Analgesia
Fear
Weight Loss
Referral and Consultation
Randomized Controlled Trials
Injections

Cite this

Williams, NH ; Amoakwa, E ; Burton, Anthony ; Hendry, M ; Lewis, R ; Jones, J ; Bennett, P ; Neal, R ; Andrew, G ; Wilkinson, C. / The Hip and Knee Book : developing an active management booklet for hip and knee osteoarthritis. In: British Journal of General Practice. 2010 ; Vol. 60, No. 571. pp. e64-e82.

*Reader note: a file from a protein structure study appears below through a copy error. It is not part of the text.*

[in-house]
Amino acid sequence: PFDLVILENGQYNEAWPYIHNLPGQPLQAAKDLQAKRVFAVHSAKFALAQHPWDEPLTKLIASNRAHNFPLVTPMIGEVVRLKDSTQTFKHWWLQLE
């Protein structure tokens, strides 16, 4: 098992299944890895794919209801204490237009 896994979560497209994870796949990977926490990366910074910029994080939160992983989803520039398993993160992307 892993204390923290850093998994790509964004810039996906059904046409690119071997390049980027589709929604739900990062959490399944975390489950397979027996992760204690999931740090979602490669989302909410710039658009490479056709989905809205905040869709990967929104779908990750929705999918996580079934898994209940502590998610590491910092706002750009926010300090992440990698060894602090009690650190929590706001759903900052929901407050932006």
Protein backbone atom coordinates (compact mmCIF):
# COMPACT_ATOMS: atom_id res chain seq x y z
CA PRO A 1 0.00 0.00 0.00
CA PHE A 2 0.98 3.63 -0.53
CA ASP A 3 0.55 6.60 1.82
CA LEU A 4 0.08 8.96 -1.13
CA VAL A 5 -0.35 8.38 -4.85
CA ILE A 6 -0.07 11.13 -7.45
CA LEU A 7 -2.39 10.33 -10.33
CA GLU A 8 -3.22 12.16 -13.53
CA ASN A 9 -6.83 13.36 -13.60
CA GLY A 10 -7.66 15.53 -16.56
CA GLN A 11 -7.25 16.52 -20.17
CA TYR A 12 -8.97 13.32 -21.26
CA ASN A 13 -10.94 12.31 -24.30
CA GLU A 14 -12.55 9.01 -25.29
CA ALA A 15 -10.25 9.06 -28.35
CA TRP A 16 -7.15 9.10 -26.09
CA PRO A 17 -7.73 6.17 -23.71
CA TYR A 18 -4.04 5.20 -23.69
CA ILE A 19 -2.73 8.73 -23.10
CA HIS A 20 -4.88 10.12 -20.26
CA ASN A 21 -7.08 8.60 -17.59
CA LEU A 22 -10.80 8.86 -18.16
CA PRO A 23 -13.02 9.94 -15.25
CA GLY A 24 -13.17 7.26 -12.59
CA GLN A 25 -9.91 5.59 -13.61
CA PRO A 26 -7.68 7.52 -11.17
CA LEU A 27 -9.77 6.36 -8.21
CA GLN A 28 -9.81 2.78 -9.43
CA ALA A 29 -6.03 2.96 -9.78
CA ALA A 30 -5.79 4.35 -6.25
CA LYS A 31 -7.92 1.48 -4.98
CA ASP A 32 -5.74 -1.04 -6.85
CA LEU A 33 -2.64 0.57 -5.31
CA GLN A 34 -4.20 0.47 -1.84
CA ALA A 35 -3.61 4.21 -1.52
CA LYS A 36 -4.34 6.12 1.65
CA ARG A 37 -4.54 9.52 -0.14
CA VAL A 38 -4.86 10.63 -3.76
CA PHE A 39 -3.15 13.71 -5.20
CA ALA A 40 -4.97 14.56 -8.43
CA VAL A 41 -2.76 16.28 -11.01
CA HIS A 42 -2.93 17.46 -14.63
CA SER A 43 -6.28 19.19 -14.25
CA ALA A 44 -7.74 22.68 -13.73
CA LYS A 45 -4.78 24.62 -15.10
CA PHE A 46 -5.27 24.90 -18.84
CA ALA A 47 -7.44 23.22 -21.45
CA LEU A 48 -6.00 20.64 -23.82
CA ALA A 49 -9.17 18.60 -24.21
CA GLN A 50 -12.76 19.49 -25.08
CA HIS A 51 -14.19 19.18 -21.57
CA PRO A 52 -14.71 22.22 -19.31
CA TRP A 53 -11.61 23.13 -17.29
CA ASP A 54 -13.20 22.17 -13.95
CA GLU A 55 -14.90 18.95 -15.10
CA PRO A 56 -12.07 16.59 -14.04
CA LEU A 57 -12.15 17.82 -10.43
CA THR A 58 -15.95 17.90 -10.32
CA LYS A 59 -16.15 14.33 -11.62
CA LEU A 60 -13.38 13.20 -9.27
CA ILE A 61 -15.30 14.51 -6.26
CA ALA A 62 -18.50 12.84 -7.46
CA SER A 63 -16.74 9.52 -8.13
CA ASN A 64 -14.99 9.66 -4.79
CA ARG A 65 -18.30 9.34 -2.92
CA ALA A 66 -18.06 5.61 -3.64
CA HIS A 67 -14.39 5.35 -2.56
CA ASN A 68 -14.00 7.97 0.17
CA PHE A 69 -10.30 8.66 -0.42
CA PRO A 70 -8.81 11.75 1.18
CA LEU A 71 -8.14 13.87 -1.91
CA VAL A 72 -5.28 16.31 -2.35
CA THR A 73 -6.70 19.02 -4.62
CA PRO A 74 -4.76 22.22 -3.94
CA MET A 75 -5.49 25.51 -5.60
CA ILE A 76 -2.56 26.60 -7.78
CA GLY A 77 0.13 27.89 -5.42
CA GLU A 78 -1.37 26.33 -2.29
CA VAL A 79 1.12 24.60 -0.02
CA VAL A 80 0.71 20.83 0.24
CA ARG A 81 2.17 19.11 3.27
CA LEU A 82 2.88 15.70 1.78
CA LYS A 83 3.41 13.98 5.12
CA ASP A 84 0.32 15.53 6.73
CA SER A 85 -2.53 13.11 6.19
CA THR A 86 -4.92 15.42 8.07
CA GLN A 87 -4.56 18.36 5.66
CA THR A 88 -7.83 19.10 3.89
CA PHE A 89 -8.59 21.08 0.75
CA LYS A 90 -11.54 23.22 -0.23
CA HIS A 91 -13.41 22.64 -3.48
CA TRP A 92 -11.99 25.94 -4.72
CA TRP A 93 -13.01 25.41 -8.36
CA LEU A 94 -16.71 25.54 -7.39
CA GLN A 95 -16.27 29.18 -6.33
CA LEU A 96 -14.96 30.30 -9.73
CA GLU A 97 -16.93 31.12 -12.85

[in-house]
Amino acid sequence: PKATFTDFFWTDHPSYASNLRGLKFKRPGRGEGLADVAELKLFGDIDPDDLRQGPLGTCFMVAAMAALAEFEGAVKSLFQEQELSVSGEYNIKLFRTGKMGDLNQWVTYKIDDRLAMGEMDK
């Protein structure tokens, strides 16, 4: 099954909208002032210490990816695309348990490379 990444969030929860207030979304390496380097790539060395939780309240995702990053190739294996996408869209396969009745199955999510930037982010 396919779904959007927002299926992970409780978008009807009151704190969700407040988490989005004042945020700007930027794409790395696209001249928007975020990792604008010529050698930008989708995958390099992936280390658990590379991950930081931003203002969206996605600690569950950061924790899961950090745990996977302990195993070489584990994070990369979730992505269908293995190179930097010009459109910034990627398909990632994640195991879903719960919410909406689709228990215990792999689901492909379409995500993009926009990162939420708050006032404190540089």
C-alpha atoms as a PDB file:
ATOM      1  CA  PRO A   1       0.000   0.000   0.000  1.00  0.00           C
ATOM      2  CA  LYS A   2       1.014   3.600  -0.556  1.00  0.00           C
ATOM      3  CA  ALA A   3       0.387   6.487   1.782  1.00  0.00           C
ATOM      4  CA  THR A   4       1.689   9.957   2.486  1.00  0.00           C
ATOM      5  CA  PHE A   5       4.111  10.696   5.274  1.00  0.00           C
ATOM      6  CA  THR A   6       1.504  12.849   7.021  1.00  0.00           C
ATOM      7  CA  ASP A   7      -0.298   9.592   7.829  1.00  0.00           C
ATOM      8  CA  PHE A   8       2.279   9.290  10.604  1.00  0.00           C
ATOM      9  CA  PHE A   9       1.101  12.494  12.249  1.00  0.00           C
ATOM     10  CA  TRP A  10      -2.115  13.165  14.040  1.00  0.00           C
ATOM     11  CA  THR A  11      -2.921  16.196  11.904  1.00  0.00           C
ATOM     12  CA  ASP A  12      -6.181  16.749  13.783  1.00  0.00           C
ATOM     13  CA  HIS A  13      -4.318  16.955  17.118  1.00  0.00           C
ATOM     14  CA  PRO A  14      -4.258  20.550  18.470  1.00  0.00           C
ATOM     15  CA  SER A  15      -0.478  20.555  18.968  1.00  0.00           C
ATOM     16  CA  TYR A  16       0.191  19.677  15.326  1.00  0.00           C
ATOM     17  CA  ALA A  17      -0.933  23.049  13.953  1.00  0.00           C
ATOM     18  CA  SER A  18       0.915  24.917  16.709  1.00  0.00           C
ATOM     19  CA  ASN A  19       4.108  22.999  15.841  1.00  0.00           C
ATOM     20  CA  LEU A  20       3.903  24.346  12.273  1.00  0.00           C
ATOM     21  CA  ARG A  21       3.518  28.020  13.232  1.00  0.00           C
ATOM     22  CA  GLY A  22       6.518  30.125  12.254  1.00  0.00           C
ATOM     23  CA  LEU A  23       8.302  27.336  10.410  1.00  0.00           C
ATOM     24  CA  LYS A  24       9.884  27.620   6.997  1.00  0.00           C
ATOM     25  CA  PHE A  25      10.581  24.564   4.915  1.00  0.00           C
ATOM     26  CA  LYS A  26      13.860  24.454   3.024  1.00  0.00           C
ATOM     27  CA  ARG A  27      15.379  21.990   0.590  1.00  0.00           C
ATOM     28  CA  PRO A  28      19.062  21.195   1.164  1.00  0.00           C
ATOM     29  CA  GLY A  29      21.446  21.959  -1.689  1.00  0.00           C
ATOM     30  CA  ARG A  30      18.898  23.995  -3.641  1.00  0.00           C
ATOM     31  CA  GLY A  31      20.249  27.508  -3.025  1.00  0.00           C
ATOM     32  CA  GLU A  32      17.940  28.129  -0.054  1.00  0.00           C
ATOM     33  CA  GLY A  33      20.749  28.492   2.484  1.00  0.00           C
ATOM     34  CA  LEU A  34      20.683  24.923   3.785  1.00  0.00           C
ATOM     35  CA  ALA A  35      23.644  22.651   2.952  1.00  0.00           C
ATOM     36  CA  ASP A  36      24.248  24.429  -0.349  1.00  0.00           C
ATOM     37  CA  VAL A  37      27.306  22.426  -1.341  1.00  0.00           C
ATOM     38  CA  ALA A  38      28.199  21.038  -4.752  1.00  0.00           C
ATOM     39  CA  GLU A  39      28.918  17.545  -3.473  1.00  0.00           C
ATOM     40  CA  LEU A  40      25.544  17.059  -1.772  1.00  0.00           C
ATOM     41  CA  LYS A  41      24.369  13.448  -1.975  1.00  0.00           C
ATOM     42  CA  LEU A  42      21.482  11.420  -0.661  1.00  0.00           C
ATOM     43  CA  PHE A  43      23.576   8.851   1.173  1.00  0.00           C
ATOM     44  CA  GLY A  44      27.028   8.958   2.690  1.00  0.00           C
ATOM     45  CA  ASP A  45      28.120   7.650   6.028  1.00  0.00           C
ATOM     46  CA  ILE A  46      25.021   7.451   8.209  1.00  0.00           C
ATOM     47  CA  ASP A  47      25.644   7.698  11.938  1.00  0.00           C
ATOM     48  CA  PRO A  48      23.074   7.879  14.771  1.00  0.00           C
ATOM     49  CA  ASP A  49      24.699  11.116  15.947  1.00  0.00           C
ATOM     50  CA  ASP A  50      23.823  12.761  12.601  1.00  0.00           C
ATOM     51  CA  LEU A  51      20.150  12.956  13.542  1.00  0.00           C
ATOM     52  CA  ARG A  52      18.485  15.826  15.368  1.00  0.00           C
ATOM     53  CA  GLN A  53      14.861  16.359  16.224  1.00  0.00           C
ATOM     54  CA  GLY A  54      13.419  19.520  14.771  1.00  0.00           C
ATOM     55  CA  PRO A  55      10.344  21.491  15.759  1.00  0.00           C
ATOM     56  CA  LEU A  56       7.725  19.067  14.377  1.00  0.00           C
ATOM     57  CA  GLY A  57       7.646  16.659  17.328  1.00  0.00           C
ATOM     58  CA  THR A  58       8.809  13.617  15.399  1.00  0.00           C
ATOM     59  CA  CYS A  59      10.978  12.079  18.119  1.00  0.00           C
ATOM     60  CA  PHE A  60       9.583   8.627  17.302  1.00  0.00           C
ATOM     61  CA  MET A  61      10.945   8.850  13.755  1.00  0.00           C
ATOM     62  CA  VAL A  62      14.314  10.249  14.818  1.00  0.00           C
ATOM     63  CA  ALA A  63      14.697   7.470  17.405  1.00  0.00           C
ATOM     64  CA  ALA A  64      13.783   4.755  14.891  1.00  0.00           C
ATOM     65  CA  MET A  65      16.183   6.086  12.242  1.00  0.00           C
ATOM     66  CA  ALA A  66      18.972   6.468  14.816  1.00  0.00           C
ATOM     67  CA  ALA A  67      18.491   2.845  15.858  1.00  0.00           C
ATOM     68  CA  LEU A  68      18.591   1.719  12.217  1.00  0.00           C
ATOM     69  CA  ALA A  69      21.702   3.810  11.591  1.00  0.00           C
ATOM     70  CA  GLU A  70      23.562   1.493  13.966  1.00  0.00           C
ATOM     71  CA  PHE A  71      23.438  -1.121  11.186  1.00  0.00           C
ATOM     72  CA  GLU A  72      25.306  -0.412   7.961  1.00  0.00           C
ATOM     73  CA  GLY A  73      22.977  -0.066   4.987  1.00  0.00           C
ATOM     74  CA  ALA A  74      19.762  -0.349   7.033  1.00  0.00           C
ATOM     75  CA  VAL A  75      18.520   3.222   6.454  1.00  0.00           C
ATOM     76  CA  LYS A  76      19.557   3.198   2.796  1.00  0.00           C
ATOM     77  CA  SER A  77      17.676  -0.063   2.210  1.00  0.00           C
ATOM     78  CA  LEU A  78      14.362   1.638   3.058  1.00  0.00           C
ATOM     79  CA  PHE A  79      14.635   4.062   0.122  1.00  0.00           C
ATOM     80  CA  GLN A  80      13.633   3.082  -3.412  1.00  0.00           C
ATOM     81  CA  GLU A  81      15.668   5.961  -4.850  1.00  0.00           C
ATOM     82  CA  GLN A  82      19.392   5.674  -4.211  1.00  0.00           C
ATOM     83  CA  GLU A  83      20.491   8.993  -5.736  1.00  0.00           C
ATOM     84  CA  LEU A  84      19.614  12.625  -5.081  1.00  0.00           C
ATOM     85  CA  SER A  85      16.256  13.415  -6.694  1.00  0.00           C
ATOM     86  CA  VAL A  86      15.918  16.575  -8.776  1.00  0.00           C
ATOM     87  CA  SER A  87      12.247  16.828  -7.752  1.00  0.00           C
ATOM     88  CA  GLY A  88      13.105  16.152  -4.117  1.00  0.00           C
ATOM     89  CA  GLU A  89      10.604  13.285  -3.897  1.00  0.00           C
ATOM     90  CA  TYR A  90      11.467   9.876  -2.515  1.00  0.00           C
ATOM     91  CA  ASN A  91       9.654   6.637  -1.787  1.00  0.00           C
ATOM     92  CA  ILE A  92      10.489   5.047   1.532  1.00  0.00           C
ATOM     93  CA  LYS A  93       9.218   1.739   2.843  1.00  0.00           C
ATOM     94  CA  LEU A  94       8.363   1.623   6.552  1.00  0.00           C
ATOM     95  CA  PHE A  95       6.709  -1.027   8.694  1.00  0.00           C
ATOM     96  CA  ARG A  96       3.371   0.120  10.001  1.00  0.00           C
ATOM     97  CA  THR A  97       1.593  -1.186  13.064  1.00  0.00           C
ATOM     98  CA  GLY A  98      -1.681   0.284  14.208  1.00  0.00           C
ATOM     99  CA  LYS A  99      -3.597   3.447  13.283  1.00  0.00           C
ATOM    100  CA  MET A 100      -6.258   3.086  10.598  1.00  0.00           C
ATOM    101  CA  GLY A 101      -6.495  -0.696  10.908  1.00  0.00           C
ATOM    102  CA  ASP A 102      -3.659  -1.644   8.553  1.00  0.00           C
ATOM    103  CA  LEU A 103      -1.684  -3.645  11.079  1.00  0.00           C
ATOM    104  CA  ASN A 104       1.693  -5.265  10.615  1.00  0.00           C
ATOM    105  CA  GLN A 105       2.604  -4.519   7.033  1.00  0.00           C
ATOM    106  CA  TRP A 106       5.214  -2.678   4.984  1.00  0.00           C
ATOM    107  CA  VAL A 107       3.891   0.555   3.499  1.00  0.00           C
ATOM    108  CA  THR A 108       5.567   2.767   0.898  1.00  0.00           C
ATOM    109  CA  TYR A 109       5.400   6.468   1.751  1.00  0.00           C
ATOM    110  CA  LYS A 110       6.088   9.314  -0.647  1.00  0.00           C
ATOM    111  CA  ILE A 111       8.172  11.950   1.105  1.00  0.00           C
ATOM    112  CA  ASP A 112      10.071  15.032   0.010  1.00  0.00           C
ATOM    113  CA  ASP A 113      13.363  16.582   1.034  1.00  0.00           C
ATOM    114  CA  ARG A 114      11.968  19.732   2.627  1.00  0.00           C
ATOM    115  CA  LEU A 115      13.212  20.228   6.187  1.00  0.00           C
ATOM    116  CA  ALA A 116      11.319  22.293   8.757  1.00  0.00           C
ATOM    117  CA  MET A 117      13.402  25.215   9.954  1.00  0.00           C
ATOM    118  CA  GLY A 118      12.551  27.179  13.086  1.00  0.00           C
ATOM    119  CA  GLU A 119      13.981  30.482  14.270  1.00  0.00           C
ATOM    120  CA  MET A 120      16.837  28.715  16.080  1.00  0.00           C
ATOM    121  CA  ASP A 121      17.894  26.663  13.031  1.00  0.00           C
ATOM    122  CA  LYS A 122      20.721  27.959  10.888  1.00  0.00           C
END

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abstract = "Background The pain and disability of hip and knee osteoarthritis can be improved by exercise, but the best method of encouraging this is not known.Aim To develop an evidence-based booklet for patients with hip or knee osteoarthritis, offering information and advice on maintaining activity.Design of study Systematic review of reviews and guidelines, then focus groups.Setting Four general practices in North East Wales.Method Evidence-based messages were developed from a systematic review, synthesised into patient-centred messages, and then incorporated into a narrative. A draft booklet was examined by three focus groups to improve the phrasing of its messages and discuss its usefulness. The final draft was examined in a fourth focus group.Results Six evidence-based guidelines and 54 systematic reviews were identified. The focus groups found the draft booklet to be informative and easy to read. They reported a lack of clarity about the cause of osteoarthritis and were surprised that the pain could improve. The value of exercise and weight loss beliefs was accepted and reinforced, but there was a perceived contradiction about heavy physical work being causative, while moderate exercise was beneficial. There was a fear of dependency on analgesia and misinterpretation of the message on hyaluranon injections. The information on joint replacement empowered patients to discuss referral with their GP. The text was revised to accommodate these issues.Conclusion The booklet was readable, credible, and useful to end-users. A randomised controlled trial is planned, to test whether the booklet influences beliefs about osteoarthritis and exercise.",